I’d like to thank the teachers and students of The York School for welcoming me yesterday as I was called in to give a presentation on public transportation in Toronto. Thanks especially to John Mazurek for organizing this and for thinking of me.
I’m a little overwhelmed by the idea that suddenly I’m enough of an “expert” on public transportation to give speeches and Powerpoint presentations to a room full of students. When John asked me, I e-mailed him back, saying:
You should be aware that I do not have much in the way of formal training in the public transportation realm. I am an interested observer, a public transit fan and a proponent for improved public transportation in general, with an emphasis on light rail and (where affordable) subways. I have a bachelor’s degree in Environmental Sciences, having studied at the School of Urban and Regional Planning, but I’ve had no chance to put my education into practise in the planning world, following instead a career in database management and (more recently and more rewardingly) writing and freelance journalism.
But he persisted, and I’m glad he did, as I was honoured and I had a lot of fun. The students were attentive, laughed at my jokes, and asked some excellent questions.
The York School is a private institution in the heart of Toronto, and clearly a top-notch school. Me and my public school upbringing had to fight down a surge of jealousy as I noted that every student was carrying around a school-issued laptop, but it’s obvious they put it to good use.
The students had been asked to come up with a transportation plan for the Greater Toronto Area. John Mazurek told me that they’d already heard from representatives of the trucking industry, experts at York University and people from Toronto’s City Hall. Those individuals will have a chance to review some of the best presentations the students come up with, as will I, and I look forward to seeing it. These kids are being taught to think outside the box, so perhaps the politicians should take note of what they come up with.
I took GO Transit rather than brave rush hour traffic into the city. Also, given what I was speaking for, anything else would have seemed hypocritical. I parked at Burlington GO station. The service is excellent, as always, as one can tell as their quick visit to the parking lot turns into a marathon of fruitless searching for an empty space. Indeed, some of the people who arrived ahead of me had engaged in what I would call some very creative parking practices. And if my previous experience is any indication, they’ll get away with it, as GO Officials who enforce parking regulations seem sympathetic to those who are struggling to find a space to make use of their service (and why not?).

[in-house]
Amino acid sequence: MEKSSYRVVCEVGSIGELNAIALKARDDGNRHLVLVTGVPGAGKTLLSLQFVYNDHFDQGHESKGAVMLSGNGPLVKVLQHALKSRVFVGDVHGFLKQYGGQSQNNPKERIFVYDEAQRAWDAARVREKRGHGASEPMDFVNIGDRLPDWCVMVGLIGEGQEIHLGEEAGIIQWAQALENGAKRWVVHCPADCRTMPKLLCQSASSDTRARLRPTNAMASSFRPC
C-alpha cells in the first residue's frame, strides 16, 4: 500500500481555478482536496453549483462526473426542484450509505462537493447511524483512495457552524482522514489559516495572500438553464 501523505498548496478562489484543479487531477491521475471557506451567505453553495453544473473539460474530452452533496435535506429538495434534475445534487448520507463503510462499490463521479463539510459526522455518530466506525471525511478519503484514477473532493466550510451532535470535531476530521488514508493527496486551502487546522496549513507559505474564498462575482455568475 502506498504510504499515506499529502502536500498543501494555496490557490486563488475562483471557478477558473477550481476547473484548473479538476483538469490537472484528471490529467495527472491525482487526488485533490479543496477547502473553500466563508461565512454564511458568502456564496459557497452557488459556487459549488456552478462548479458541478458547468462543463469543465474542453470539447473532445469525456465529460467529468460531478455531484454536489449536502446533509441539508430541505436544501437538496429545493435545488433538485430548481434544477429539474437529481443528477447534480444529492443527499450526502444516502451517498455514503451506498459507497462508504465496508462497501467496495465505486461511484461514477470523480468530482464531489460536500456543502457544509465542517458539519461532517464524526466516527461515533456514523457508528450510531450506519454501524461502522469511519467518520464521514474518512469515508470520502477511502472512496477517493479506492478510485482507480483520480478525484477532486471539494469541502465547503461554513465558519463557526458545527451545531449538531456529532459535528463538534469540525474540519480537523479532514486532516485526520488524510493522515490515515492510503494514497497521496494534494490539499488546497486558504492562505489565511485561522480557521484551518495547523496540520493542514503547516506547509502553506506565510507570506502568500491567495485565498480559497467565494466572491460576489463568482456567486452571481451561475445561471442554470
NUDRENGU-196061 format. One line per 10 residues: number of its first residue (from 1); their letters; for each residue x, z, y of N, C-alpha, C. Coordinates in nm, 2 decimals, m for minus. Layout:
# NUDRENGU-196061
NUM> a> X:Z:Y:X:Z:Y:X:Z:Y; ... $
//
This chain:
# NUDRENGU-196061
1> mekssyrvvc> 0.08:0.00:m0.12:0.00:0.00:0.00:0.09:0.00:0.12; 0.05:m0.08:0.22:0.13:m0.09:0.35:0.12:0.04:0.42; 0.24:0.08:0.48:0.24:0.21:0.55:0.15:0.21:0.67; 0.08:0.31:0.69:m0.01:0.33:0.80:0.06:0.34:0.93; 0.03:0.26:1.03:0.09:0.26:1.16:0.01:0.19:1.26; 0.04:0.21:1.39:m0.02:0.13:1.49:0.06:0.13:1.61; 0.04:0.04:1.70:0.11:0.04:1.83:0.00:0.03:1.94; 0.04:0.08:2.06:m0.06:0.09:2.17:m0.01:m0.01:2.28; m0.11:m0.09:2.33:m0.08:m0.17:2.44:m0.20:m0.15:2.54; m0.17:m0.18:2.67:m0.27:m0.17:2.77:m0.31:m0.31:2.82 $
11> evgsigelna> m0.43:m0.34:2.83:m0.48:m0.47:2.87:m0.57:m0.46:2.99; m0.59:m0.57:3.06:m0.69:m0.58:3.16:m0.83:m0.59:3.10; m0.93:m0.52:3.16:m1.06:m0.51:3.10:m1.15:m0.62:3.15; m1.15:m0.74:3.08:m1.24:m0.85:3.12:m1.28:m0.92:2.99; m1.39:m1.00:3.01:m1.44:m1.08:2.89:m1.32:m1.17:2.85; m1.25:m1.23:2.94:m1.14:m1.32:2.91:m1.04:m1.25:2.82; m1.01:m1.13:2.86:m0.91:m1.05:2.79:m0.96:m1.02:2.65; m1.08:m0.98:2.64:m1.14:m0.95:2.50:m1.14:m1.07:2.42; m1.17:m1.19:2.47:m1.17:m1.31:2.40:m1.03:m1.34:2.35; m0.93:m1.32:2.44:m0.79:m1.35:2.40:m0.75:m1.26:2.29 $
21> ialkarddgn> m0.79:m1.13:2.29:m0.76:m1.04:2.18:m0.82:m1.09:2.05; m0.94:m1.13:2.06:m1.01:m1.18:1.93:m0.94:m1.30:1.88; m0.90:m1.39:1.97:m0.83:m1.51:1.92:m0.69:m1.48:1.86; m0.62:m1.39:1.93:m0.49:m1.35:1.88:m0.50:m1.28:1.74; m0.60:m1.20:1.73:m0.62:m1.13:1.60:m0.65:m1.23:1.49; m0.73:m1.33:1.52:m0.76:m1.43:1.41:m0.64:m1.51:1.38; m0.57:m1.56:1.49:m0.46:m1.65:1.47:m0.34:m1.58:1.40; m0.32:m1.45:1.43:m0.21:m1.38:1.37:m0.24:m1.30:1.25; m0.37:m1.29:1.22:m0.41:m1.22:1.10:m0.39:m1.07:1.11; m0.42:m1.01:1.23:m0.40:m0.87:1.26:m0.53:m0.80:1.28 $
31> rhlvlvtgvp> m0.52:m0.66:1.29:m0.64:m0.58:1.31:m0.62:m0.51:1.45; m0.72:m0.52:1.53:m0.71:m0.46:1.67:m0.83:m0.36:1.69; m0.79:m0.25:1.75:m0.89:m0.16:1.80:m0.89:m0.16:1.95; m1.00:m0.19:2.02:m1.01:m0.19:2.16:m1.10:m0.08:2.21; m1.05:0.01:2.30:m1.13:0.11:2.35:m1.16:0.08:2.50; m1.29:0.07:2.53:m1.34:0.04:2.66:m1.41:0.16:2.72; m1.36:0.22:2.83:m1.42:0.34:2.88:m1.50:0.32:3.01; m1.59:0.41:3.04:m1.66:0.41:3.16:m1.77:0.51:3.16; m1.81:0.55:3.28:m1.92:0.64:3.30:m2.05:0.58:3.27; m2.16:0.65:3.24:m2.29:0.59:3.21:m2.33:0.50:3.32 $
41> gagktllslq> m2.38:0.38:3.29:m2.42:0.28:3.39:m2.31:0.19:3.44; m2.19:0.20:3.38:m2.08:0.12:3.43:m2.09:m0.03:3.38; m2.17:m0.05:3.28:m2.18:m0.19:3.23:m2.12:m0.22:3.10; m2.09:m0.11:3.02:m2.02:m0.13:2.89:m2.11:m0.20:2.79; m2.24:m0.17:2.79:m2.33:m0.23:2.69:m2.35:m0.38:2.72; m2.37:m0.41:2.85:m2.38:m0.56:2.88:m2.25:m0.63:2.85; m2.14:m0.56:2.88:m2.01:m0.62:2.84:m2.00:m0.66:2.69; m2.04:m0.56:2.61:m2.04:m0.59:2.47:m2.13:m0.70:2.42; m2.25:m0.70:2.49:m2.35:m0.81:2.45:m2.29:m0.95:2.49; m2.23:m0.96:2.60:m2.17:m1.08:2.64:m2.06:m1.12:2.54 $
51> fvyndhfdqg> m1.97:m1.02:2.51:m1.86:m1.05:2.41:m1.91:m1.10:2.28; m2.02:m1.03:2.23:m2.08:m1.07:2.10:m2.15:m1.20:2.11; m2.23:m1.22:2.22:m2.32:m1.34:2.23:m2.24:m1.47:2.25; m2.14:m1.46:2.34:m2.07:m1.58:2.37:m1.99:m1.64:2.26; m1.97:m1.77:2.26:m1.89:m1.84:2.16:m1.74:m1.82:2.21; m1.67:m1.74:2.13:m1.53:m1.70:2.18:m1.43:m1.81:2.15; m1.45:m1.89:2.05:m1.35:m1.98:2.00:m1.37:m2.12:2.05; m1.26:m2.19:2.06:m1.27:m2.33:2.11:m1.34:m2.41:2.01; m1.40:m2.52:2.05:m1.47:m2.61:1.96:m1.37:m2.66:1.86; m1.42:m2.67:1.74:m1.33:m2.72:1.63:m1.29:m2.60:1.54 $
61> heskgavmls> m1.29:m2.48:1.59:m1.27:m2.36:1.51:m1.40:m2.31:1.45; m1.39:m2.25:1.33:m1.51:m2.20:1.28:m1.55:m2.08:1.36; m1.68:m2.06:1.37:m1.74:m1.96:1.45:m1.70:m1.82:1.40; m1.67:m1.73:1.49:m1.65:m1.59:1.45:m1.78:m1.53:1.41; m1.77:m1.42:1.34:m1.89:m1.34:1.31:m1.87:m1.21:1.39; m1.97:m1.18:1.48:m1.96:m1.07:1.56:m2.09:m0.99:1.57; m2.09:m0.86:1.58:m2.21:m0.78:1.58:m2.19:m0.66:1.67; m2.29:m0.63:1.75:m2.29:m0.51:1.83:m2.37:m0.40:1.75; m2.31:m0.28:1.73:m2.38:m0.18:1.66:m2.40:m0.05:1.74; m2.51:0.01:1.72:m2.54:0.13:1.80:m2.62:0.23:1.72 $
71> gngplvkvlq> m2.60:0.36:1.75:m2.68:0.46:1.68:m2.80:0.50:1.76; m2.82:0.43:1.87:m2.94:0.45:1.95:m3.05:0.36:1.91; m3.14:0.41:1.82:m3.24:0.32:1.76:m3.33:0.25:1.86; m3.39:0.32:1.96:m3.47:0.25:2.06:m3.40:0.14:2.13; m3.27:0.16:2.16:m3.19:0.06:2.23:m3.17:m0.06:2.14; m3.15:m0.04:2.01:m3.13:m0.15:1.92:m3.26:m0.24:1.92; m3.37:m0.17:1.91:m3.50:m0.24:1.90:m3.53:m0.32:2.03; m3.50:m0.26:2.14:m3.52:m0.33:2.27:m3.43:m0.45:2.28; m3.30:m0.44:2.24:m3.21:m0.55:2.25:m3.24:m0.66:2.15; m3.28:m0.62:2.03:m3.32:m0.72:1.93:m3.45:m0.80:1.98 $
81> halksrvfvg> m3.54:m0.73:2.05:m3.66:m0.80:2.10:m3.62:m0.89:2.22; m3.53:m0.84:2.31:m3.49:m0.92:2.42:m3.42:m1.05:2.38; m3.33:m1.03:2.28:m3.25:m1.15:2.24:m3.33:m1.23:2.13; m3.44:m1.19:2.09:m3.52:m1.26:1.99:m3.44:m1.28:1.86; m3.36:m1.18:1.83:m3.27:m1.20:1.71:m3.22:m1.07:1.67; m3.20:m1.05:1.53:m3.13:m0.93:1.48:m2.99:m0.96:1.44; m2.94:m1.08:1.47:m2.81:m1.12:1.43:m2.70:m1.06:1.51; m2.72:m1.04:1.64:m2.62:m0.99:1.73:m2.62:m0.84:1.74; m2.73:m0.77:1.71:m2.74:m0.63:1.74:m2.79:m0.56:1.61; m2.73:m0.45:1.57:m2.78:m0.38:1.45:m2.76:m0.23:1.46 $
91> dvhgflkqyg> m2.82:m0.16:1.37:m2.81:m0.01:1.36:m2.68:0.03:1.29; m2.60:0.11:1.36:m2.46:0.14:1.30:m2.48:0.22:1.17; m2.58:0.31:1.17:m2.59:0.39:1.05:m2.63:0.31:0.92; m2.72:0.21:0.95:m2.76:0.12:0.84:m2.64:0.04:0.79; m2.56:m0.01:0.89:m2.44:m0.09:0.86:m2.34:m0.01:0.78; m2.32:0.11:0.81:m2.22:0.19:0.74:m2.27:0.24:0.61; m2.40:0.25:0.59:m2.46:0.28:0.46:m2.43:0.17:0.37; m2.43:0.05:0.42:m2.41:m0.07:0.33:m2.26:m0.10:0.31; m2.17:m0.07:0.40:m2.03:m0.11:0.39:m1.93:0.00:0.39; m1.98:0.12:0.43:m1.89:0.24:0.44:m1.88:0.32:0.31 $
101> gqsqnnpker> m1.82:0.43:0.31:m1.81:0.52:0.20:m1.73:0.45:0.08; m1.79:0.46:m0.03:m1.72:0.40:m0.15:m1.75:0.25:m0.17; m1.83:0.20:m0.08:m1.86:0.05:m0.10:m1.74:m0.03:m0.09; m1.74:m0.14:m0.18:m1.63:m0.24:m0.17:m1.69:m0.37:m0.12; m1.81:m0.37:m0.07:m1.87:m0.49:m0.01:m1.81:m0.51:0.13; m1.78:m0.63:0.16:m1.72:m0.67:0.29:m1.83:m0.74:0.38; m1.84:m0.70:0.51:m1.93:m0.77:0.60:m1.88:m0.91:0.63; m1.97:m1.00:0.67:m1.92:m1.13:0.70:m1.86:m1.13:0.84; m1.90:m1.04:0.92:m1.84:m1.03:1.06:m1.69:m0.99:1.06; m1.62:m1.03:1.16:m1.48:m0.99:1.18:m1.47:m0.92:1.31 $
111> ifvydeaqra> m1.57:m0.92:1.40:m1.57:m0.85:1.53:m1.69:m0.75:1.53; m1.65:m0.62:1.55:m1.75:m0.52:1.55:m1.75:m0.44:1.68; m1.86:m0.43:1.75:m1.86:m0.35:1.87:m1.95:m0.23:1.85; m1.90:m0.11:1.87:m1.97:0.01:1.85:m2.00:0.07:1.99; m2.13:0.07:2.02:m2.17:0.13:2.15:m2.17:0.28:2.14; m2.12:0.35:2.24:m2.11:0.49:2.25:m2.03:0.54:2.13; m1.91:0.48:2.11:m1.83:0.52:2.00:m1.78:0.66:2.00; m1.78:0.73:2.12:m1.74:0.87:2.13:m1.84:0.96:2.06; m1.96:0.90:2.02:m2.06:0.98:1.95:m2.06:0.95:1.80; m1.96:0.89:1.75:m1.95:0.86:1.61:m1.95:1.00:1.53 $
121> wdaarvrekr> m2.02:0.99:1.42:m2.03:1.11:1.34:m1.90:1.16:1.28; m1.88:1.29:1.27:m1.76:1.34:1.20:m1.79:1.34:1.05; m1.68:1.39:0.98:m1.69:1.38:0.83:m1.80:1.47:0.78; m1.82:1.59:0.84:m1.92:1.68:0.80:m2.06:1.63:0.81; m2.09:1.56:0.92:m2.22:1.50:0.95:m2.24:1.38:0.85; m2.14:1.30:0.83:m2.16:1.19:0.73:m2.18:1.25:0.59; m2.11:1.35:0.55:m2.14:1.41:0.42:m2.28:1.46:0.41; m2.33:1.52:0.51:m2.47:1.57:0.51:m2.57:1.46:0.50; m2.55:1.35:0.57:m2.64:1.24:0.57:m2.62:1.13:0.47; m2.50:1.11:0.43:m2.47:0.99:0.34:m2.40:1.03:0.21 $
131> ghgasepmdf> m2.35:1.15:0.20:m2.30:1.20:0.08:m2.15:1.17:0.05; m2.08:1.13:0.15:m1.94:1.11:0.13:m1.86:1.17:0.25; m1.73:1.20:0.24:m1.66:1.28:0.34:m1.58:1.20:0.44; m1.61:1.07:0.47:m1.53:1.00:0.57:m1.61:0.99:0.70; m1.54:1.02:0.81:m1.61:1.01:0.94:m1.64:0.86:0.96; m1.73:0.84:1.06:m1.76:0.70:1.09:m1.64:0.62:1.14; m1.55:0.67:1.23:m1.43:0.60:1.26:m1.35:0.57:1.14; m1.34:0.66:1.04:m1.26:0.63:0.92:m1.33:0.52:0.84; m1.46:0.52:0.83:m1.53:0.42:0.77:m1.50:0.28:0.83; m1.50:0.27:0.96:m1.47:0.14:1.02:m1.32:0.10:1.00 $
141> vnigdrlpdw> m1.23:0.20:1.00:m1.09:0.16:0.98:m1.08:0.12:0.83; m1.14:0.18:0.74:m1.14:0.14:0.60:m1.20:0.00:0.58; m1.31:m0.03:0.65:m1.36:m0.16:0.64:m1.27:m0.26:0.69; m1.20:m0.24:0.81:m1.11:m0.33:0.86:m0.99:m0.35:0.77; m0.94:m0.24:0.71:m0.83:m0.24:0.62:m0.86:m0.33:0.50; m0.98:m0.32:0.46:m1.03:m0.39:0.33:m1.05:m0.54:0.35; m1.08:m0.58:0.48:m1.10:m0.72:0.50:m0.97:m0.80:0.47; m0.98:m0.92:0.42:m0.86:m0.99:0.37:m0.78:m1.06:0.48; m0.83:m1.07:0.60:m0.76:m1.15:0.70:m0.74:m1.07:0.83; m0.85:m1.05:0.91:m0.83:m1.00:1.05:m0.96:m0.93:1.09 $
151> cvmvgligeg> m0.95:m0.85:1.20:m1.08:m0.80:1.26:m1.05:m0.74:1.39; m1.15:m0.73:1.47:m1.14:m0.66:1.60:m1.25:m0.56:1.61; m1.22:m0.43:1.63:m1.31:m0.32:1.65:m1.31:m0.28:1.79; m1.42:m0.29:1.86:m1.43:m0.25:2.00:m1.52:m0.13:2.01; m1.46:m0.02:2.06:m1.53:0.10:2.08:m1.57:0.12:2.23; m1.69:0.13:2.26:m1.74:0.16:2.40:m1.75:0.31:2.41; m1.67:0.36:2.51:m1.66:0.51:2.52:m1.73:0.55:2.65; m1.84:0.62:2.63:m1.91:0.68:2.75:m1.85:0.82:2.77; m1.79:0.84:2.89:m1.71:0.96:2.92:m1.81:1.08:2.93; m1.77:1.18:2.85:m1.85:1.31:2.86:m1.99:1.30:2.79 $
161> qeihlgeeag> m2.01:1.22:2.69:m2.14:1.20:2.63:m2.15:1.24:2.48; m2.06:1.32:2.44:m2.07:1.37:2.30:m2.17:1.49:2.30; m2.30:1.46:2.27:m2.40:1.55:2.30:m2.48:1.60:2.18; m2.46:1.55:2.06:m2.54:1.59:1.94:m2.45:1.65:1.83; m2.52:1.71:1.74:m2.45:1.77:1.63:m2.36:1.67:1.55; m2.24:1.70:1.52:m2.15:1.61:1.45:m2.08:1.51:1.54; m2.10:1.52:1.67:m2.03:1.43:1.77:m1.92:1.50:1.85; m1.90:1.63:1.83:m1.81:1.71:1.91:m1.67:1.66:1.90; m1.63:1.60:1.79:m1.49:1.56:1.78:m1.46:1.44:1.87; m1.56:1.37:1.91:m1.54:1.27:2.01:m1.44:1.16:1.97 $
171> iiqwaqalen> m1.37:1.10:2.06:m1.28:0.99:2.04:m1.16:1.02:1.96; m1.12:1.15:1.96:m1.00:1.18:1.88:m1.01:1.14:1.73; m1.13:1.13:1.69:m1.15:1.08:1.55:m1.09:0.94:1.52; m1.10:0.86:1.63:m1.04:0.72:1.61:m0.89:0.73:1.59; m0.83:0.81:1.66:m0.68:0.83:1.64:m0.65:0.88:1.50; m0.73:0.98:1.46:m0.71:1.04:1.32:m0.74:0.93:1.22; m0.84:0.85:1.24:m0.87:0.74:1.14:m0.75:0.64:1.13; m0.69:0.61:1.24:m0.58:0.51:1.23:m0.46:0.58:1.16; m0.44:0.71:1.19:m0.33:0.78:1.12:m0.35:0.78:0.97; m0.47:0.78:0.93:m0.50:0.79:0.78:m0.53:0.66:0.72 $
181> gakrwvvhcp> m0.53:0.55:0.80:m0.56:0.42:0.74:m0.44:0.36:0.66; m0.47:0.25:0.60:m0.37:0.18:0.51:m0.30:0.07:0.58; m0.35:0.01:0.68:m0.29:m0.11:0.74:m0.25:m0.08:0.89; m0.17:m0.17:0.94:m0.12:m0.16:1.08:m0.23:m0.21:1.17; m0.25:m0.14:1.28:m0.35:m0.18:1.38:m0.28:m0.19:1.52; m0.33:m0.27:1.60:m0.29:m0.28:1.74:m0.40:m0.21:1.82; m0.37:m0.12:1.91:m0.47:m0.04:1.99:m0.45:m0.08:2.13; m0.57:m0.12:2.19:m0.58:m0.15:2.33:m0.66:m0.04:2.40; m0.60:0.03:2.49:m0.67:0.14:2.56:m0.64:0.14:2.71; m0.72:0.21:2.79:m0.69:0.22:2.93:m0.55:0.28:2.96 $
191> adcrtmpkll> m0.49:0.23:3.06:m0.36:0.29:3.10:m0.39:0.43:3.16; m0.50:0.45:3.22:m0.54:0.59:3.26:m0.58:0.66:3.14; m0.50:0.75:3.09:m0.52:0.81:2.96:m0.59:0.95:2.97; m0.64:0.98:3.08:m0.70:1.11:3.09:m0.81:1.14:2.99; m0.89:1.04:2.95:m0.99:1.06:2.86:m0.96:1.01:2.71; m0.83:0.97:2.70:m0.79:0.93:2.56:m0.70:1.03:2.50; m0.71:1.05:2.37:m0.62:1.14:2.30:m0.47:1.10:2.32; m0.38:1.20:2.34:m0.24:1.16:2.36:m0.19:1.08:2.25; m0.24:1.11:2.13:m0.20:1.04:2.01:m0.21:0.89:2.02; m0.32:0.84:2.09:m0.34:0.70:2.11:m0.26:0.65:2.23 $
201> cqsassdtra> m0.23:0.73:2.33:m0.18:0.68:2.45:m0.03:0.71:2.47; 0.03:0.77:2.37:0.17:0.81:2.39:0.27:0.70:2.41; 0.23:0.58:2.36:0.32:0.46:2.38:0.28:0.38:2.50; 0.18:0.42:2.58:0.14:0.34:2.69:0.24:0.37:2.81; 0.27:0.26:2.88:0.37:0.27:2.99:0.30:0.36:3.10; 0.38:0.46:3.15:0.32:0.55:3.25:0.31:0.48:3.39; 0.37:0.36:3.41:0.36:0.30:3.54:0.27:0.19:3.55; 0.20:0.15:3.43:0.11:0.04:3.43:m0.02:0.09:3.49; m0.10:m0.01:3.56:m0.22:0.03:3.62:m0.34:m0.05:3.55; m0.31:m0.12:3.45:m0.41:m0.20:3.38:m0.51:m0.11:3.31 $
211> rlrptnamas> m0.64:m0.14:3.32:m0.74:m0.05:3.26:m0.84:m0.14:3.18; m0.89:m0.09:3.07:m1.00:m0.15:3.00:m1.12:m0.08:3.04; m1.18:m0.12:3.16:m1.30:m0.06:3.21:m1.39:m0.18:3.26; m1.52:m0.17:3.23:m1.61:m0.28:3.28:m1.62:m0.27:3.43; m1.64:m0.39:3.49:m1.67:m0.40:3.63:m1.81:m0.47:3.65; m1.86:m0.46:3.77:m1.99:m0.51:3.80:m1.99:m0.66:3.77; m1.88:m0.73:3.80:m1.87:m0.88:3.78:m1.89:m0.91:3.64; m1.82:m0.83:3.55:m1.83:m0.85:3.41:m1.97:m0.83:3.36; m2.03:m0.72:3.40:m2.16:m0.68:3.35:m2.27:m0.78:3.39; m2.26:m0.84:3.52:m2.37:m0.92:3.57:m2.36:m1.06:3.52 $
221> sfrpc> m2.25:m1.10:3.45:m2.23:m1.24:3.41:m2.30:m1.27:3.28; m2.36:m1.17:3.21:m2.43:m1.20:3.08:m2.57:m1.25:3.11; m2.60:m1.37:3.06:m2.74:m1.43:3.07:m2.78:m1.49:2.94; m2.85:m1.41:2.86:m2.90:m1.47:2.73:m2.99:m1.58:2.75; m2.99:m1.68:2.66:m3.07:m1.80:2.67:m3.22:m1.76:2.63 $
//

But it illustrates the quandary of adding public transit service to the suburbs. GO Transit proves that people want to take public transit, but they’ve also only managed to move the parking problem out of Toronto’s downtown and onto Toronto’s fringe. We’ve simply pushed the traffic jams back, and while that’s an improvement, that’s still a lot of stress and pollution and congestion to deal with. There’s still too many cars on the road during rush hours, and the final challenge is coming up with a suburban culture wherein one can actually take public transit to their public transit. But that’s not going to happen without a major infusion of funds, or a redesign of our new suburban neighbourhoods so that more people actually live within convenient walking or transit distance to our GO stations.
It has taken us over fifty years to build ourselves into the mess that we see on our roads, and it will likely take us fifty years to build ourselves back into a situation where our automobiles are wonderful luxuries rather than necessities of life. The good news is that our politicians today appear to finally understand what the problem is. It remains to be seen how good their solutions are. Ultimately, though, the task of building the new city is going to fall on the generation behind us — on the very children I gave my presentation to.
No pressure, kids.
A Profile in the Boston Globe
I’m pleased to announce that I’m prominently profiled in Tuesday’s Boston Globe. Vanessa Jones wrote up an article about fan fiction, and how some fan fiction authors were moving on to professional publication. I was interviewed for the article back at the beginning of September, and I talked a lot about my work for the Doctor Who Information Network. And, of course, The Unwritten Girl was mentioned a lot.
I fear I come across as horribly pretentious in the last two paragraphs where it says:
Bow, however, never wrote fan fiction under a pseudonym. In fact, he has uploaded his early work onto such sites as fiction alley.org, sugarquill.net, and fan fiction.net. With two novels published and two more in the works, he doesn’t feel a need to hide that aspect of his past and wonders why anyone would.
“I think personally - and I don’t mean to denigrate anyone who’s written under a pseudonym - it’s an insecurity,” says Bow. “This is what I did; I was writing fan fiction. I did this because I enjoy it. What I’ve done is used something I’ve enjoyed doing and made a career out of it. “
I honestly didn’t mean to denigrate people who write under a pseudonym; I’m was only saying why I didn’t. But Rebecca has since explained why she wants to keep her different aspects separate, so to each their own.
In any event, it’s still cool to be featured in a Boston newspaper.